Todd Kuwaye, University of Hawaii, Manoa, USA
Daniel Lindstrom, University of Hawaii, Manoa, USA
Steffen Madsen, University of California, Berkeley, USA
Thuvan Nguyen, University of California, Los Angeles, USA
Darren Okimoto, University of Delaware, USA
David Parker, University of Victoria, Canada
Benny Ron, University of Hawaii, Manoa, USA
Tatsuya Sakamoto, Ocean Research Institute, Tokyo University, Japan
Louis Santana, University of Hawaii, Manoa, USA
Brian Shephard, University of Hawaii, Manoa, USA
Kimmokane Sidharath, University of California, Berkeley, USA
Peter Silva, University of Hawaii, Manoa, USA
Geoffrey Tasiein, Rockefeller University, USA
Peter Tsai, University of California, Berkeley, USA
Carmen Ufret, University of Hawaii, Manoa, USA
Greg Weber, University of Hawaii, Manoa, USA
Takashi Yada, Hawaii Institute of Marine Biology, University of Hawaii, Manoa, USA
Hideaki Yamada, University of California, Los Angeles, USA
Joanne Yoshikawa-Ebesu, Hawaii Institute of Marine Biology, University of Hawaii, Manoa, USA

 

PROGRAM REPORT

Coming soon.

 

PHOTO GALLERY

Coming soon. Please send any scanned photos from the Pauley Summer Program to erik.franklin@hawaii.edu.

 

PUBLICATIONS

A list of publications that directly or indirectly resulted from scientific concepts, training, or research experiences during the Pauley Summer Program.

  1. Borski, R.J., Yoshikawa, J.S.M., Madsen, S.S., Nishioka, R.S., Zabetian, C., Bern, H.A. and Grau, E.G. (1994). Effects of environmental salinity on pituitary growth hormone content and cell activity in the euryhaline tilapia, Oreochromis mossambicus. General and Comparative Endocrinology 95: 483-494.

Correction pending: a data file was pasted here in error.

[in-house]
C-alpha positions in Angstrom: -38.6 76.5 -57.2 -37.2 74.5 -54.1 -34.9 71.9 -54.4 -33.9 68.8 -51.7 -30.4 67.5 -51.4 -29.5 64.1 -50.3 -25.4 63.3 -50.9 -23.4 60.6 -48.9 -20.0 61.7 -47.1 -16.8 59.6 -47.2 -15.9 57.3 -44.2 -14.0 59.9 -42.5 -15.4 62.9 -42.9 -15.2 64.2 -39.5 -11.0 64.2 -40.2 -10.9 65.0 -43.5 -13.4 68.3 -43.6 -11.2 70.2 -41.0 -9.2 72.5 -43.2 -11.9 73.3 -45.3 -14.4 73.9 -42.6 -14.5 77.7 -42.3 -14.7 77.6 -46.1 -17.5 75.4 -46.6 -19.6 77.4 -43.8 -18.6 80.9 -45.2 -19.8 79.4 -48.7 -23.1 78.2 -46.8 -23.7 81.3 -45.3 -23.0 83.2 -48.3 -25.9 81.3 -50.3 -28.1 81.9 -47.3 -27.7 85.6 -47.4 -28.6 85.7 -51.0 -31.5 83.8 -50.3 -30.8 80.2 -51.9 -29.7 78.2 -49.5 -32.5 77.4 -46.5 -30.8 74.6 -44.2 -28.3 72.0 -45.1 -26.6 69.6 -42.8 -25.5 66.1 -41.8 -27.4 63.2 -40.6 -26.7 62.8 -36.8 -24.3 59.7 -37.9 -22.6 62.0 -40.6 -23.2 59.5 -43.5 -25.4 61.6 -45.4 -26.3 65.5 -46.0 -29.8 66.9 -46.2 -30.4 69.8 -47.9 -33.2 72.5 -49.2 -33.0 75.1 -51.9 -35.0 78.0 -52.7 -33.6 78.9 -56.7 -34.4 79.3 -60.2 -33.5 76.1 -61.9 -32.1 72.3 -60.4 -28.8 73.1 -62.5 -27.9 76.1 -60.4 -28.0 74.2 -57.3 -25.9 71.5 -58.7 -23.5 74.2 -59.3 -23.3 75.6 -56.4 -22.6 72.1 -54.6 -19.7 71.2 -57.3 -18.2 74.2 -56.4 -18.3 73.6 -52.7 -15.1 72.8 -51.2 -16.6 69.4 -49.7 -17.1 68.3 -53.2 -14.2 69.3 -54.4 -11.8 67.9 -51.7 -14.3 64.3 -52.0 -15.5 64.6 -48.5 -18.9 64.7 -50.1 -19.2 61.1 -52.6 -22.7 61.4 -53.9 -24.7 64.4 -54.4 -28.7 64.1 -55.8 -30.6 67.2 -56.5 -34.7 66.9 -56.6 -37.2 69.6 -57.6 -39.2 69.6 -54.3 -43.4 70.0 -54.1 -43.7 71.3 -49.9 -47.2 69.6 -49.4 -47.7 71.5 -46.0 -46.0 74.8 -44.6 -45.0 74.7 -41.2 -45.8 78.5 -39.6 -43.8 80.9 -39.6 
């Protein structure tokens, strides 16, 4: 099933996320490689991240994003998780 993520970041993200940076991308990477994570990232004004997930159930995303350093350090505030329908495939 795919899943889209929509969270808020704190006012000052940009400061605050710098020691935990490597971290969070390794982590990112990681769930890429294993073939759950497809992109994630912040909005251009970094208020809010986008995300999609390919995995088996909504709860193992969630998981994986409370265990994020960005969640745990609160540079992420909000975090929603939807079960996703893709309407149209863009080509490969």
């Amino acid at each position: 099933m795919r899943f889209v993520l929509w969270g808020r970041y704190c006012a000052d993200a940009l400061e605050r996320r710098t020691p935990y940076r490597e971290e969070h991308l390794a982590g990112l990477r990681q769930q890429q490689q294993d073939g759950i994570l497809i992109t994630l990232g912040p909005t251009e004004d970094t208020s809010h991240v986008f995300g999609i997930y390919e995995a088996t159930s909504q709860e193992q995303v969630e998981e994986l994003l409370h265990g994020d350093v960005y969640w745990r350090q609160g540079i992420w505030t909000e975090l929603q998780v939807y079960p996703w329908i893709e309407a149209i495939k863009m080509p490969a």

2. R. D. Howerton, D. K. Okimoto and E. G. Grau.  1992.  The effect of orally administered 17α -methyltestosterone and 3, 3'-triiodo-L-thyronine on growth of seawater-adapted tilapia, Oreochromis mossambicus (Peters).  Aquaculture and Fisheries Management 23:  123-128.
  3. G. M. Weber, D. K. Okimoto, N. H. Richman III, and E. G. Grau.  1992.  Patterns of thyroxine and triiodothyronine in serum and follicle-bound oocytes of the tilapia, Oreochromis mossambicus, during oogenesis.  General and Comparative Endocrinology 85:  392-404.
  4. T. T. Kuwaye, D. K. Okimoto, S. K. Shimoda, R. D. Howerton, H. Lin, P. K. T. Pang and E. G. Grau.  1993.  Effect of 17α-methyltestosterone on the growth of the euryhaline tilapia, Oreochromis mossambicus, in fresh water and in sea water.  Aquaculture 113:  137-152.
  5. D. K. Okimoto, G. M. Weber and E. G. Grau.  1993.  The effects of thyroxine and propylthiouracil treatment on changes in body form associated with a possible developmental thyroxine surge during post-hatching development of the tilapia, Oreochromis mossambicus.  Zoological Science 10(5):  803-811.
  6. D. K. Okimoto, J. J. DiStefano, III, T. T. Kuwaye, B. Ron, G. M. Weber, T. T. Nguyen and E. G. Grau.  1994.  On plasma volume measurement and effects of experimental stress in the male tilapia, Oreochromis mossambicus, maintained in fresh water.  Fish Physiology and Biochemistry 12(5):  431-438
  7. D. K. Okimoto and M. H. Stetson.  1999.  Properties of the melatonin-generating system of the sailfin molly, Poecilia velifera.  General Comparative Endocrinology 114:  292-303.
  8. D. K. Okimoto and M. H. Stetson.  1999.  Presence of an intrapineal circadian oscillator in the teleostean family Poeciliidae.  General Comparative Endocrinology 114:  304-312.